And the weather today?   A topic of conversation I would say as it is bitterly cold and Priscilla and I dare not venture out in the very strong wind.   Snow showers were forecast and as afternoon has advanced they have arrived but are only slight and pass in a minute.   I wonder how Thelma is faring up on the North York Moors - when the wind is in the North, as it is today, they seem to come off worse than we do here.

So my quota of people to chat to falls short today.   There is nobody about apart from folk - the same ones every day - well wrapped up and scuttling round with their dogs on their daily walks and all looking desperate to get back home into the comfort of central heating.   How lucky we are to be past the days of an open fire when we all sat as near as we could and burnt the fronts of our legs while the backs froze.   I remember those days well.   A couple of phone calls and the same of e mails has been my lot today since J went.

Did you watch last night's University Challenge final?   I have followed since day one and have not missed one episode.   Warwick thoroughly deserved to win - they have been so knowledgeable from day one.   I do think that a good range of differing subjects amongst the four contestants makes a difference - say English, Maths, Physics, Politics/Economics - or maybe Geography.    It is all so good humoured and ''gentlemanly'.   And having Simon Armitage, our Poet Laureate, on to 'present' the prize to the winning team was a nice touch (loved his shirt) (rather looked as though he would be happy when the hairdressers opened next week).   Good to see that our young people are just as clever as the young always were.

Until tomorrow...

 


Monday, 5 April 2021

Cold

 I awoke to snow this morning - not unexpected - only a light covering but enough to hope any gardeners had covered over tender plants.   We were warned.   Walking out early this afternoon to post a couple of letters I realised just how  very cold it was.   The sun has been out all day and so inside the bungalow it is warm, but add the wind-chill factor outside and I would guess it is barely above freezing.

Book Group on Zoom (my book 'where the crawdads sing') this morning.   A very light choice (next month's is 'The Count of Monte Cristo' (all thousand pages) and not really enjoyed all that much by anyone.   I thought the descriptions of the natural history of the marsh plants and birds in South Carolina were beautifully written.   But we did have a couple of hours of pleasant conversation and in these times of not being able to go out anywhere that is definitely a plus.

The early snow rapidly disappeared once the sun rose and when I looked out of the window at around ten o'clock there were five blackbirds on my front lawn all feeding on something they were finding just below the surface of the grass.   If you remember, last week when I was out walking with Priscilla on the estate I saw a broken bird's egg on the footpath, which led me to believe that birds were already nesting.  All these male blackbirds frantically feeding is I think further proof that young may well be around now and all calling for constant feed.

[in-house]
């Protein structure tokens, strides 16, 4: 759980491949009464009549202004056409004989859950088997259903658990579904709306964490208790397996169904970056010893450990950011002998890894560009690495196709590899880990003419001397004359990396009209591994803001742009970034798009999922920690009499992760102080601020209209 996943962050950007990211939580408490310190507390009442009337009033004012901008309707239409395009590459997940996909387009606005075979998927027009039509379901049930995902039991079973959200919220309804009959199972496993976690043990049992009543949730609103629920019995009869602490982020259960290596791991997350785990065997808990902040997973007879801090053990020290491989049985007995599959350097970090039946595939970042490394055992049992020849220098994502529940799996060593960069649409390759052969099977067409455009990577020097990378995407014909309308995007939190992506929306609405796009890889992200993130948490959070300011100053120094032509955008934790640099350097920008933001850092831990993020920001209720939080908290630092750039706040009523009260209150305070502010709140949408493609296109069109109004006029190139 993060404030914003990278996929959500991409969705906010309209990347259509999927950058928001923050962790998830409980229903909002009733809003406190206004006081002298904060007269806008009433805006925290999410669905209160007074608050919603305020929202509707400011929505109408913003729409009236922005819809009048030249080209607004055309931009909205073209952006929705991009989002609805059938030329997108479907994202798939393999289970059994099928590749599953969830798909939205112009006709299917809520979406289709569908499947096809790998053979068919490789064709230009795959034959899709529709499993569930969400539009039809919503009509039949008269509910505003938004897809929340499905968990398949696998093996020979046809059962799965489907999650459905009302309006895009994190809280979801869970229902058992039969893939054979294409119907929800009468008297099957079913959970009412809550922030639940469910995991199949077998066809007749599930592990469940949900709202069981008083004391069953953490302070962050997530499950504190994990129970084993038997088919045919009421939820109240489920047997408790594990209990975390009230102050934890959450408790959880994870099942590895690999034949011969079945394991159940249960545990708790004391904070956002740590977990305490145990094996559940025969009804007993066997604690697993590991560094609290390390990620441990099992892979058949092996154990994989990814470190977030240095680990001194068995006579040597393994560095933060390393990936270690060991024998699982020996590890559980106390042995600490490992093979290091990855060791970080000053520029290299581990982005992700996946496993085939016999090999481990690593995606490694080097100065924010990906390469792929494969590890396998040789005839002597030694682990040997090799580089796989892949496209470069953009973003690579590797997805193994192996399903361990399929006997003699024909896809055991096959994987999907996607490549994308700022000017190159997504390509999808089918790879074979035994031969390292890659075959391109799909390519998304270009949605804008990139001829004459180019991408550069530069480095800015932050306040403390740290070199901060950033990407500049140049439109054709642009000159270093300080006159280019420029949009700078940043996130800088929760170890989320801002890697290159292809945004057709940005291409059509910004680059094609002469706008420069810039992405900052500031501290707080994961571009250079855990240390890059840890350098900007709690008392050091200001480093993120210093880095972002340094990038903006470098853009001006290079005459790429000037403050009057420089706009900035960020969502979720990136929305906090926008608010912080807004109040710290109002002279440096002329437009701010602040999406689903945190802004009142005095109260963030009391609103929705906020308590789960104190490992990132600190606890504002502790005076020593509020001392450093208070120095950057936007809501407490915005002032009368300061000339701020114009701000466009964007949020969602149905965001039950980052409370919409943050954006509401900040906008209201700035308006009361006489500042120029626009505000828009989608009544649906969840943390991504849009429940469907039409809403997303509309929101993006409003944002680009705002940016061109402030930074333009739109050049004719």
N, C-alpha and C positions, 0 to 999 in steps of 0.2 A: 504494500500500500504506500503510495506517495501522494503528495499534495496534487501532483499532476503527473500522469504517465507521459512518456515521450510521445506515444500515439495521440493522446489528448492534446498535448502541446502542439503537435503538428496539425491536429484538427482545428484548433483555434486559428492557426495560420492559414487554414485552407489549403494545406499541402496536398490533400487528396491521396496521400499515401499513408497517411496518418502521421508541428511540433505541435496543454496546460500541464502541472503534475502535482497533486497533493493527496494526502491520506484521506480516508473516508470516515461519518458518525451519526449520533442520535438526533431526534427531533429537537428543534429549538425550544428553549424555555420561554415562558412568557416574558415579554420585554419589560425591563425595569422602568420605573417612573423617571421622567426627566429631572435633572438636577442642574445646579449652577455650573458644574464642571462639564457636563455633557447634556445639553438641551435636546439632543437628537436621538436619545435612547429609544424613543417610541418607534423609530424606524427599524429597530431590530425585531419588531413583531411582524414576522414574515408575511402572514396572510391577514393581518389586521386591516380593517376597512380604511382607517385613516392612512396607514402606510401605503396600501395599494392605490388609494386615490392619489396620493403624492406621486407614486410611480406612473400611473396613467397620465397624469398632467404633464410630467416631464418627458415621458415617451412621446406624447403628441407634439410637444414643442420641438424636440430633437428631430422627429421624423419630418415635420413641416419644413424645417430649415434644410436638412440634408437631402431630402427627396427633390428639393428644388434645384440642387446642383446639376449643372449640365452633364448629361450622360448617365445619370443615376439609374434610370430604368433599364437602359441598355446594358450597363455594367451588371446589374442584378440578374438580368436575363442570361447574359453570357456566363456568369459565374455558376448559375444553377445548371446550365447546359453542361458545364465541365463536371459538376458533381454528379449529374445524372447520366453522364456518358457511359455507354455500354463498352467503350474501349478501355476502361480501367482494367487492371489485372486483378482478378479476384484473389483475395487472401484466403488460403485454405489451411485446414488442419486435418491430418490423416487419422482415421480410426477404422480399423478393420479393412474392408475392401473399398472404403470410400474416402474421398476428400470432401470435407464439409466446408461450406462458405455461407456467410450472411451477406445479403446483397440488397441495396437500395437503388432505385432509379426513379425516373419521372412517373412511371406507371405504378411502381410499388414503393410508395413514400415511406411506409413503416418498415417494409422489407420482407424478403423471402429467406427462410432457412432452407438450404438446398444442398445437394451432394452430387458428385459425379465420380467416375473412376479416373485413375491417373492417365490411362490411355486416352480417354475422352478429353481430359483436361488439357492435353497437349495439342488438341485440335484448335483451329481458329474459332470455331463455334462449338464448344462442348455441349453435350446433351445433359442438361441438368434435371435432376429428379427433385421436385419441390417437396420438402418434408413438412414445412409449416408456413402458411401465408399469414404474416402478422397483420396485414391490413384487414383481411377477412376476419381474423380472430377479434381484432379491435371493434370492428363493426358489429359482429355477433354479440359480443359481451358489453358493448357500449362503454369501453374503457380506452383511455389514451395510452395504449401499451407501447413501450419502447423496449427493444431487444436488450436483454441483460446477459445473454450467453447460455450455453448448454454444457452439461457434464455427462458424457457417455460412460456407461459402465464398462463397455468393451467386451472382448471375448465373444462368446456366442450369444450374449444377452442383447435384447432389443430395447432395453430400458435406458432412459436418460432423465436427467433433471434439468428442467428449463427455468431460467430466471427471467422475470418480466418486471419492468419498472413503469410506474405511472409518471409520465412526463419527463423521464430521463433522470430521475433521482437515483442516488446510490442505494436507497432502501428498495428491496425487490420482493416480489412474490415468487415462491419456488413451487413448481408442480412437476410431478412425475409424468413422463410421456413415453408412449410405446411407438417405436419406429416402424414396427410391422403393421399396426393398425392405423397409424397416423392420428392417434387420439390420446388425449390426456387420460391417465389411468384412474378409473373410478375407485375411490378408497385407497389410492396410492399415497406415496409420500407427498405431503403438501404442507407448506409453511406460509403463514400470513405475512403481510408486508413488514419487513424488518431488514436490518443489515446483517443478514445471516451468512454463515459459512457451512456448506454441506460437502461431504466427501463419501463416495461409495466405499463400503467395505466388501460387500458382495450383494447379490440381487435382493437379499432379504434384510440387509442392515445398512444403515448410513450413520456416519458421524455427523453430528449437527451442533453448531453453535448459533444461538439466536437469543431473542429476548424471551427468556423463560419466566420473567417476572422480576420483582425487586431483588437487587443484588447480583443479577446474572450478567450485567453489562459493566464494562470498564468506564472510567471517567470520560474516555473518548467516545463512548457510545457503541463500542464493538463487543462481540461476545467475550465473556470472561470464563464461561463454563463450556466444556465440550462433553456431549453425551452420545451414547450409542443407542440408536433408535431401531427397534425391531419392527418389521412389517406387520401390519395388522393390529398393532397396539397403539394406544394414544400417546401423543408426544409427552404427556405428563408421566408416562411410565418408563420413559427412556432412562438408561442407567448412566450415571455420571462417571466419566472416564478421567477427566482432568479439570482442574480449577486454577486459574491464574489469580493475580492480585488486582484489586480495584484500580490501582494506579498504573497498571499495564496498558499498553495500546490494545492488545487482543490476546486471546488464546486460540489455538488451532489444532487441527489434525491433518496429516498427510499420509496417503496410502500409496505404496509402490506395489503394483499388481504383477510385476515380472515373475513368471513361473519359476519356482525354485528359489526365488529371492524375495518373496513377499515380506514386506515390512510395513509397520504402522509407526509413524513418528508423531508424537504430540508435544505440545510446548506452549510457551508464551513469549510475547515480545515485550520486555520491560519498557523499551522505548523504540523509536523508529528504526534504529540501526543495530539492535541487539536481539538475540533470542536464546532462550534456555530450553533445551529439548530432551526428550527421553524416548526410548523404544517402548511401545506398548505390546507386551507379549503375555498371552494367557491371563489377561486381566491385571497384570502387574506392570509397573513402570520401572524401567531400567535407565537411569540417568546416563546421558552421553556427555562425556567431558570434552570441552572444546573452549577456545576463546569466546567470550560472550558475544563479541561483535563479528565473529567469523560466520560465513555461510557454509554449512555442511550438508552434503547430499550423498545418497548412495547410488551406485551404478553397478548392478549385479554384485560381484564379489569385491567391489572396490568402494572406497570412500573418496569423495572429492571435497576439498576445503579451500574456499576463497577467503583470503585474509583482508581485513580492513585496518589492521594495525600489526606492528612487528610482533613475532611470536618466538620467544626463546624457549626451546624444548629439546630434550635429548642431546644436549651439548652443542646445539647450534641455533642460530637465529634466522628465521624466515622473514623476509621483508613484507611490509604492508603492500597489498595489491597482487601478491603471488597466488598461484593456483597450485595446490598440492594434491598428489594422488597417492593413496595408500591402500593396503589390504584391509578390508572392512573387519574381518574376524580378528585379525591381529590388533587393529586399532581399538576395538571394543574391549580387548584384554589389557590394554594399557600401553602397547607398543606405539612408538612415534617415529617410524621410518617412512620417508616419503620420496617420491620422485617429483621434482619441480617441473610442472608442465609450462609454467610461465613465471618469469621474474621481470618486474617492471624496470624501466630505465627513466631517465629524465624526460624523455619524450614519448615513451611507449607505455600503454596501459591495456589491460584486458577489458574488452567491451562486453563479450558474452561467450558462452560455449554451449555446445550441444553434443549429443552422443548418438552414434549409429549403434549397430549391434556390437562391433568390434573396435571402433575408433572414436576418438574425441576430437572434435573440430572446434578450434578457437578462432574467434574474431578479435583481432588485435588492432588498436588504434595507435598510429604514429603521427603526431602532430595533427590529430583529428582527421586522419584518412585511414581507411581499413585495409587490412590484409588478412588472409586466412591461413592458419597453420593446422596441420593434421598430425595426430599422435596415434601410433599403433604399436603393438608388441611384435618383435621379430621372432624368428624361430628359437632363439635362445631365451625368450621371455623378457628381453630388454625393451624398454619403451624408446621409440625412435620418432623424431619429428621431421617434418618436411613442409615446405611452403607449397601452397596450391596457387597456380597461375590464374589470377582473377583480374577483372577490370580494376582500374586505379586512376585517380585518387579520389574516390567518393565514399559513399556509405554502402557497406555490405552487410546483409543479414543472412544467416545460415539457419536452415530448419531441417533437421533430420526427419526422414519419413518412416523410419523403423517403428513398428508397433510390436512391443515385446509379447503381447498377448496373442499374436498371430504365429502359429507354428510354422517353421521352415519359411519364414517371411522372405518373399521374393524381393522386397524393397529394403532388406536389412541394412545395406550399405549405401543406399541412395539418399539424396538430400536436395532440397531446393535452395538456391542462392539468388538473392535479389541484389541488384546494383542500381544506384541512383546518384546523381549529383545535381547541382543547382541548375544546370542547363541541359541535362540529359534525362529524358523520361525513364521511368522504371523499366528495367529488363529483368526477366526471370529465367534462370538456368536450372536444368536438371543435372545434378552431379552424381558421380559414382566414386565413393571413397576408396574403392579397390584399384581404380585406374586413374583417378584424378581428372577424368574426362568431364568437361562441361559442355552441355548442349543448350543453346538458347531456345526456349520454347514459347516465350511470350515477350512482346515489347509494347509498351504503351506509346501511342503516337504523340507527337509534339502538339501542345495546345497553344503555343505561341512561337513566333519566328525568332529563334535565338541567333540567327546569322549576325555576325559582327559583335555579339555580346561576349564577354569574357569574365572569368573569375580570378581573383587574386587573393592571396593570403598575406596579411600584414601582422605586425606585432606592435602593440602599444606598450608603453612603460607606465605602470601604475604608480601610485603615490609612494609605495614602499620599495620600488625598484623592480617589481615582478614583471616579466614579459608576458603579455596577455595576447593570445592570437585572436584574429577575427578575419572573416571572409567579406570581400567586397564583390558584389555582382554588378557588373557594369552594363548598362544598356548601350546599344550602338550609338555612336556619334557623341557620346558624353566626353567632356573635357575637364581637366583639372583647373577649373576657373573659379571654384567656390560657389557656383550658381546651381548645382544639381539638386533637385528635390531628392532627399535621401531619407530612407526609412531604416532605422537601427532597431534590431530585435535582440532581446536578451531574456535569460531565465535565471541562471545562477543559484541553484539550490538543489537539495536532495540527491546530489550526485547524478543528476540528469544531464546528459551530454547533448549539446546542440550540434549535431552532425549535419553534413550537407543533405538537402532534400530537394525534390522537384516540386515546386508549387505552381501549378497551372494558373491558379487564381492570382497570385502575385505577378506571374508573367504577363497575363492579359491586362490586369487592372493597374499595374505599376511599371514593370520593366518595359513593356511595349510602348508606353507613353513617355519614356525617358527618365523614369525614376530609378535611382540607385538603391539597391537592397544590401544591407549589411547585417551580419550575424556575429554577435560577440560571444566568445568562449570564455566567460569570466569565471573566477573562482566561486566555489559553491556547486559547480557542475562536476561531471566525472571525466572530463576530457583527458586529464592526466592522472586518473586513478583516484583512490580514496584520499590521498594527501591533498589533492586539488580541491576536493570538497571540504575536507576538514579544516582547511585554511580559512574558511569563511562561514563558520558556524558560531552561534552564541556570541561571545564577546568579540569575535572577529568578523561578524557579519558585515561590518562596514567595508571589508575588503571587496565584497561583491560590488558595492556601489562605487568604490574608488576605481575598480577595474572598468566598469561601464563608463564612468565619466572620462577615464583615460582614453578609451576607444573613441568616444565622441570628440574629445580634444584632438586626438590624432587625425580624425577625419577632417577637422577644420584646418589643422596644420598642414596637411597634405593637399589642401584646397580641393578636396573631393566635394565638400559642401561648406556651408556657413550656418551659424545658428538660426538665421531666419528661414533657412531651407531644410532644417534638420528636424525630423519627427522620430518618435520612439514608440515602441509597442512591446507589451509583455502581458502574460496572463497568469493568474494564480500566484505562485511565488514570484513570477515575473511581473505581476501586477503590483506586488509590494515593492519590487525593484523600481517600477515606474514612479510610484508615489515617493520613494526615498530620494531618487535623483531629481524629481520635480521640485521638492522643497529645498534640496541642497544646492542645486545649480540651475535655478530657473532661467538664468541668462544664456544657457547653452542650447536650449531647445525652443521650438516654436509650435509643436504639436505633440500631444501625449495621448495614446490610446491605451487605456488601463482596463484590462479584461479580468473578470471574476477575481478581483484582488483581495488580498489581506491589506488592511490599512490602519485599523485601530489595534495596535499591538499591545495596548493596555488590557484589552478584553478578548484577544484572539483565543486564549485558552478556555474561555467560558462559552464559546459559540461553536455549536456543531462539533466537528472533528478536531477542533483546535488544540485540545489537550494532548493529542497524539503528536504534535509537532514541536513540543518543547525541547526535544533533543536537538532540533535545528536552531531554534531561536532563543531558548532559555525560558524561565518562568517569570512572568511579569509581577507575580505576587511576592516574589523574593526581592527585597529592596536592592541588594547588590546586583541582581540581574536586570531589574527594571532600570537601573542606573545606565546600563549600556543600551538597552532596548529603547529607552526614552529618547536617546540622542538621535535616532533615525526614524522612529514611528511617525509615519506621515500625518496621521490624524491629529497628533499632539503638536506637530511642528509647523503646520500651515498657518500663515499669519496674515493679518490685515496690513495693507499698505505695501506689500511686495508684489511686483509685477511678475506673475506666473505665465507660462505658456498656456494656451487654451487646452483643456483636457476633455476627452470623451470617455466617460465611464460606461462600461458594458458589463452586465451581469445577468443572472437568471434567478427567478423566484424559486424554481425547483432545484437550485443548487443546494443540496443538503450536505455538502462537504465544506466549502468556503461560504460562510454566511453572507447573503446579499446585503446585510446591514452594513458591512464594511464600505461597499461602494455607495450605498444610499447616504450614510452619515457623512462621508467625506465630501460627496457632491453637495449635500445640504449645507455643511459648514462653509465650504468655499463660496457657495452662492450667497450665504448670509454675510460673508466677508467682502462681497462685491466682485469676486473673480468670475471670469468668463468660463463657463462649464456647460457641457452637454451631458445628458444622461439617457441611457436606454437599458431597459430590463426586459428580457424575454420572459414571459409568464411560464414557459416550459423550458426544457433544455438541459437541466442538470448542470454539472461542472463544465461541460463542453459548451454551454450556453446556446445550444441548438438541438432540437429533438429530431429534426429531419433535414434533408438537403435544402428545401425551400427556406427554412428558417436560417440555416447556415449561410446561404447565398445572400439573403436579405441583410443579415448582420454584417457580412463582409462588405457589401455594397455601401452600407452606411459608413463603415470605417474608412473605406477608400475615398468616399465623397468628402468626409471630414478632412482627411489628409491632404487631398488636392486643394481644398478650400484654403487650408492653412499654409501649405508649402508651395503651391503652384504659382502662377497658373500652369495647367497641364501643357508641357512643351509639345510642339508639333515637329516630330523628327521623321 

And speaking of young reminds me of a very sad story from yesterday which I would guess has touched the heart of anyone listening to the news today.   Yesterday a baby boy of 14 days old, out in his pram with his mum, was killed by a piece of dangerous driving.   A little life lost so early and a proud mum now devastated by the loss of her little one.   Life can be so cruel.

Until tomorrow dear friends...

Saturday, 3 April 2021

This and that

I think we have all got one eye on the weather having seen the Forecast for the next week or so.   There is no doubt that each day dawns a little chillier than the previous one.   Today fits the pattern - sunny but woolly hat and gloves judging by the dog walkers going past.

As I get nearer to the magic age of 90 (1 year and 7 months to go) I do notice that my anxiety levels seem to have risen.   This morning I rang my son to tell him that a series of 'The Young Montalbano' was starting on BBC this evening - not a new series but one which I haven't seen and I was not sure whether he had or not.   Unusually there was no reply - in fact the phone switched to mute.   I concocted various scenarios in my head - his wife was ill, he was ill, his wife's mother was ill.   Of course, after an hour, I found out the reason - he was doing his Tesco order and his wife could not get to the phone he had switched it to mute.   One hour's anxiety for nothing.   All the talking about this to myself makes no difference I'm afraid.

Tomorrow morning is no carer day - she has one Sunday in the month when she doesn't come in.   I am happy to manage on my own but it takes a long time.   The jobs which take her an hour take me all morning.   But she is really good to only miss one Sunday each month - she could easily miss every Sunday.   She leave absolutely everything ready - cereals in a bowl with a cover over, cup by the kettle, clean underwear  next to my clothes.  Everything she can do to help she does.